Emotional Impact of Cochlear Implantation
How does cochlear implantation impact people on an emotional level? Though it is difficult to find empirical data documenting the emotional effect of cochlear implants on adult recipients, this is an extremely important issue. How can one find information about emotional effects? One source is the abundance of online videos documenting the first moments of hearing after CI activation. In addition, there are published studies that assess quality of life benefits for adult CI users.
Most CI candidates and their families view videos posted on the Internet documenting the first sounds and words heard by adults and children at activation. Watching these videos, one can witness the tremendous excitement of the recipients and their families—often expressed with tears of joy and relief. Studies examining the effect of CI on adult quality of life document that there is general improvement and satisfaction over time.
But what happens in between? Relying on these two sources of information (i.e., videos and quality of life studies) might lead to the impression that the timeframe following CI is characterized mainly by a great happiness and that once a cochlear implant is activated, individuals experience a continuous increase in your quality of life. However, many CI recipients know from their personal experience that the reality is much more complicated. My experience with many adult CI users, has taught me that not everyone experiences the same level of joy when the implant is activated. Importantly, for some people, the first period of CI use is characterized by significant emotional challenges.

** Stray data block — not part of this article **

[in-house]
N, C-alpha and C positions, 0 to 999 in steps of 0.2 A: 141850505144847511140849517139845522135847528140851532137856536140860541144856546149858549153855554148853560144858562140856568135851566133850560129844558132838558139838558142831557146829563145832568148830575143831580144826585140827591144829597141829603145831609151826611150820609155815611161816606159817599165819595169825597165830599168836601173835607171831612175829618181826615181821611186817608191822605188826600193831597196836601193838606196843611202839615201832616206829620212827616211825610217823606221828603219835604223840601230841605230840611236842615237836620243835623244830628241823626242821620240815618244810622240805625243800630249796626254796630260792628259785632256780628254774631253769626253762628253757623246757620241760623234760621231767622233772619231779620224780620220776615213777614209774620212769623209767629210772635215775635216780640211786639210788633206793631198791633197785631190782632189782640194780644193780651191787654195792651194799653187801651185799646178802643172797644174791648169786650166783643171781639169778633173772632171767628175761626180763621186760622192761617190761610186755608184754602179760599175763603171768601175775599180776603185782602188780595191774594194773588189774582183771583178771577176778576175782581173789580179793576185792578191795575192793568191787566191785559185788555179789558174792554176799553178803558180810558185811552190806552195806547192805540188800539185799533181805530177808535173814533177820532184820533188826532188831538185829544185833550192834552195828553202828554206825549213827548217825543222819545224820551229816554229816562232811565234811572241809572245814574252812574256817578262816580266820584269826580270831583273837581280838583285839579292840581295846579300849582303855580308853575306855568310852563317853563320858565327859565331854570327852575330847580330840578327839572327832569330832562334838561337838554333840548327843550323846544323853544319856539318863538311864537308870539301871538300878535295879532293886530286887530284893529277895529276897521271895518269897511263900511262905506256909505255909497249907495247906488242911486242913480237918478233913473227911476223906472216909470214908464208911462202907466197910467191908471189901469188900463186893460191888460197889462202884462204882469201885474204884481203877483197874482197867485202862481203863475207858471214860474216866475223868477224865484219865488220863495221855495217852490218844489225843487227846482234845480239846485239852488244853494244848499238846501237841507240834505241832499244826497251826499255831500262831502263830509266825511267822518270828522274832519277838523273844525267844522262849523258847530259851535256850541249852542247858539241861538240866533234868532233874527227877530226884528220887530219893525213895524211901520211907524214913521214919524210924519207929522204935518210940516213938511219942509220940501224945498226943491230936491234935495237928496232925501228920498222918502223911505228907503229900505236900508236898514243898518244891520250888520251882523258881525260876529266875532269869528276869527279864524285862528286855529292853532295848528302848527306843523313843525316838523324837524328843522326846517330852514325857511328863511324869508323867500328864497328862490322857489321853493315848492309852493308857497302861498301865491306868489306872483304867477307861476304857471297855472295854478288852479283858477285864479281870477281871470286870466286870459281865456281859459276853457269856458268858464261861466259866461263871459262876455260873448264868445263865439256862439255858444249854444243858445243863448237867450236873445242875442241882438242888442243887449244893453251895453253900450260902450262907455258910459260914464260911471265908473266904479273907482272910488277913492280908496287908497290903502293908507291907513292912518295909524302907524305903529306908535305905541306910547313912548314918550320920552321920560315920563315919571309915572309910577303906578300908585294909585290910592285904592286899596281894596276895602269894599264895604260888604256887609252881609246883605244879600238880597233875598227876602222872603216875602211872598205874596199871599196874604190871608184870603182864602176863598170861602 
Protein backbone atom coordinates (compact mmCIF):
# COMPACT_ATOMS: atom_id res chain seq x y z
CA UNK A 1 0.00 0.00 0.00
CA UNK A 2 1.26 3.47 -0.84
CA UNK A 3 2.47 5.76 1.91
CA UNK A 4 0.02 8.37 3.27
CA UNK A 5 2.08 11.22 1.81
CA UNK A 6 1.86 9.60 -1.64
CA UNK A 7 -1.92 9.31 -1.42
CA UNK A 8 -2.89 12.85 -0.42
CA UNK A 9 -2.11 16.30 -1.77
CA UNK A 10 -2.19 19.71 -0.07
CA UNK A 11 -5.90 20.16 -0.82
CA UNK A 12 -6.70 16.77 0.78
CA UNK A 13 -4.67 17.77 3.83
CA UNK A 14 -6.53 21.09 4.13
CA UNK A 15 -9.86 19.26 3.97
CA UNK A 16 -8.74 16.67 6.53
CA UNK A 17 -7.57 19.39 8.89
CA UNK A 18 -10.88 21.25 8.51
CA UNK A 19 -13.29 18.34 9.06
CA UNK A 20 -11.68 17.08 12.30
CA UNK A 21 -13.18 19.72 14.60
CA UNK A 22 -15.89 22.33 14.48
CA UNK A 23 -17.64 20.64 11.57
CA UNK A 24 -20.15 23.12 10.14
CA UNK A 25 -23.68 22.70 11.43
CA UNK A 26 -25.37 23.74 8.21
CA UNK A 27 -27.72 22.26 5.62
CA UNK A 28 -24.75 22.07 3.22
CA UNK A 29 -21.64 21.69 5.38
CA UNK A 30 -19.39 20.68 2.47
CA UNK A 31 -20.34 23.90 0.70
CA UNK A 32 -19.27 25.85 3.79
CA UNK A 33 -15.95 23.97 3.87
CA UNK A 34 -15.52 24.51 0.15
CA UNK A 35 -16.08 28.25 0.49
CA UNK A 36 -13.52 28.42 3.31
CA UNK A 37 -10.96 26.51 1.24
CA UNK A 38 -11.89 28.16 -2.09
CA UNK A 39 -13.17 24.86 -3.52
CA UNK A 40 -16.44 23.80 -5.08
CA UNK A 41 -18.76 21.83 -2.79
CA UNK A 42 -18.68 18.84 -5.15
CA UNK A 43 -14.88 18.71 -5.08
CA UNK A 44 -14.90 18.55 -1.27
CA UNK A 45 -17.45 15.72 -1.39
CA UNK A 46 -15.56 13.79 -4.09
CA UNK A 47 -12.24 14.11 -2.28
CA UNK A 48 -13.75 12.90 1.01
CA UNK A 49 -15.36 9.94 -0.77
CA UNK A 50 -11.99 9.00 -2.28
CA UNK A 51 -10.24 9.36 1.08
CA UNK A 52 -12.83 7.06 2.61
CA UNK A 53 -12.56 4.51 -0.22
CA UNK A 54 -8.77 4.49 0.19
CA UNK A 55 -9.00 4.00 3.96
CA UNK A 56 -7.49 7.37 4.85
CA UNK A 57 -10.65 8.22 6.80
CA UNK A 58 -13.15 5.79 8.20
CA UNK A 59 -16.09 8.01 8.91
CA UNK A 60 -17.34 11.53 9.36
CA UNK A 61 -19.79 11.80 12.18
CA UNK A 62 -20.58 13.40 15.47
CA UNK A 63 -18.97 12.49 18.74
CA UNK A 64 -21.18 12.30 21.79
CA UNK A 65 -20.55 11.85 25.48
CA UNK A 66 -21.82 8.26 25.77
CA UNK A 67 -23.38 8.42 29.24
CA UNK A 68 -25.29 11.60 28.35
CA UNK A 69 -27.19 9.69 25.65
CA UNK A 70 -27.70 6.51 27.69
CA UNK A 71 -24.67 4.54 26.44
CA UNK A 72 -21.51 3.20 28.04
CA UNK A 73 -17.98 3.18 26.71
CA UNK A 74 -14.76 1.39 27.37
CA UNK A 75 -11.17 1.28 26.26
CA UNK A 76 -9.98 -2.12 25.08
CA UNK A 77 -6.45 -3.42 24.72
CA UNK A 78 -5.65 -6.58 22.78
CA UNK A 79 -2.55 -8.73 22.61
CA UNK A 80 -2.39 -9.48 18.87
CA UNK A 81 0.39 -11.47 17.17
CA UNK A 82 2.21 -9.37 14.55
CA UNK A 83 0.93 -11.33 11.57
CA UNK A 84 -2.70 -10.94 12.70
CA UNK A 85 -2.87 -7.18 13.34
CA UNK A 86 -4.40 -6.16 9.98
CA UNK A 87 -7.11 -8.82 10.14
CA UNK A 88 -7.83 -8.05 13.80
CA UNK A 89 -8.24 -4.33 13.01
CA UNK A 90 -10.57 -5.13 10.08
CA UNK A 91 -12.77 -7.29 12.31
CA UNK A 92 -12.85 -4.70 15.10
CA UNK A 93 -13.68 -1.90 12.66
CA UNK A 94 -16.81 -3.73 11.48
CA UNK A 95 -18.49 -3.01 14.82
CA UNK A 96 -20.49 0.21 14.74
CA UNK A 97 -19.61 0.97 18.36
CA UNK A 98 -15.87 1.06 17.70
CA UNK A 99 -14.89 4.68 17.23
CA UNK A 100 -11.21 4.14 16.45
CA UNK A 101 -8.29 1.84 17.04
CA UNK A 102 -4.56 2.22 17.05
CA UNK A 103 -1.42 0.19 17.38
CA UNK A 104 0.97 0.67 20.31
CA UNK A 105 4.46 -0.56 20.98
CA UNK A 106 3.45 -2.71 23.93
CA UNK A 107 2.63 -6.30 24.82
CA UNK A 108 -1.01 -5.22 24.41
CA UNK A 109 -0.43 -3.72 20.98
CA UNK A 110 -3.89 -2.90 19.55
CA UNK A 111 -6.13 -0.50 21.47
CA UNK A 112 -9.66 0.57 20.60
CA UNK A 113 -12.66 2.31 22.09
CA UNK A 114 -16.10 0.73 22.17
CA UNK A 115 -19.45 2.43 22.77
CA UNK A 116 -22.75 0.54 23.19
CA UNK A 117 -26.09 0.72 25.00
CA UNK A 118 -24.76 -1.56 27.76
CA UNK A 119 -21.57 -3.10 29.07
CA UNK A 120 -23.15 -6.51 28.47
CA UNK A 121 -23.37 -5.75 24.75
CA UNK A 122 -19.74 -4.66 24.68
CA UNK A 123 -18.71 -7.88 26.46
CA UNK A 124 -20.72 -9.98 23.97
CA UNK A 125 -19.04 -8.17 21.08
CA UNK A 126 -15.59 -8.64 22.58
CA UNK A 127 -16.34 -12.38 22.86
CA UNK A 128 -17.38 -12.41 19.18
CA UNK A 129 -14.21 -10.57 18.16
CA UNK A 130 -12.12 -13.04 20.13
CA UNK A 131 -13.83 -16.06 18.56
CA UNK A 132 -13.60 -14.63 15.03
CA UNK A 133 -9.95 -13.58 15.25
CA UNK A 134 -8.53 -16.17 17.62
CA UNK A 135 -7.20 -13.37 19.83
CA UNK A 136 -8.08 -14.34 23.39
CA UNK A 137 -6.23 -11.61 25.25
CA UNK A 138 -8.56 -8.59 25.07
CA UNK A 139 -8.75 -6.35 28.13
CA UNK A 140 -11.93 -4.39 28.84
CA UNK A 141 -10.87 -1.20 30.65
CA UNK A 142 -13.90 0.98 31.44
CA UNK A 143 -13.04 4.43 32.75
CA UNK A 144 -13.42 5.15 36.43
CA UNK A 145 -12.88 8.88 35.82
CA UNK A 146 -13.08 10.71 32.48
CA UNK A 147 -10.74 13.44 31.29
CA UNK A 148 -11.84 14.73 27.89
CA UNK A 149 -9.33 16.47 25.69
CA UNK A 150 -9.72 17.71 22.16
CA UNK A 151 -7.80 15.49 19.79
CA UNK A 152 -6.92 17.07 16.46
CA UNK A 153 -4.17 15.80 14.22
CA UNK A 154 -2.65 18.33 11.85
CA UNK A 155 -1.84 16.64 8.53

Let's start by stating the obvious; severe to profound hearing loss is not a life threatening condition. Adults' motives are not linked to health conditions in the same way that many other surgeries are but rather are driven by a desire for a better quality of life. This includes improved communication with family members and in the as well as better environmental orientation. These hopes may be dashed in light of difficulties that arise initially. The challenge of adapting to the CI and the gradual—not immediate—acquisition of auditory skills can cause intense emotional distress and disappointment. Emotional difficulties may be experienced by adults with wide-ranging hearing histories. In this post, I would like to share some experiences that I have witnessed.
Recipients Who Experienced Progressive Hearing Loss
People who lost their hearing progressively later in life might experience the sound provided by a CI as unpleasant (not "natural") and their speech perception via CI might not meet their expectations. They might not accept the time required to adjust to the CI. Their wish is to experience normal hearing again. It will take them some time to acquire improved hearing skills and to accept that their CI cannot provide normal hearing. Someone who lost their hearing later in life may be disappointed when their auditory progress does not occur as quickly as they had anticipated.
It may appear that people who had progressive hearing loss have the least need for auditory rehabilitation given their prior auditory perception. On the other hand, such recipients may experience high levels of stress. They may derive special benefits from an auditory therapist who can help them to recognize their achievements rather than dwelling on their difficulties. A therapist can also help the new recipient understand the gradual nature of the rehabilitation process, provide answers to questions and help them remain positive about the process.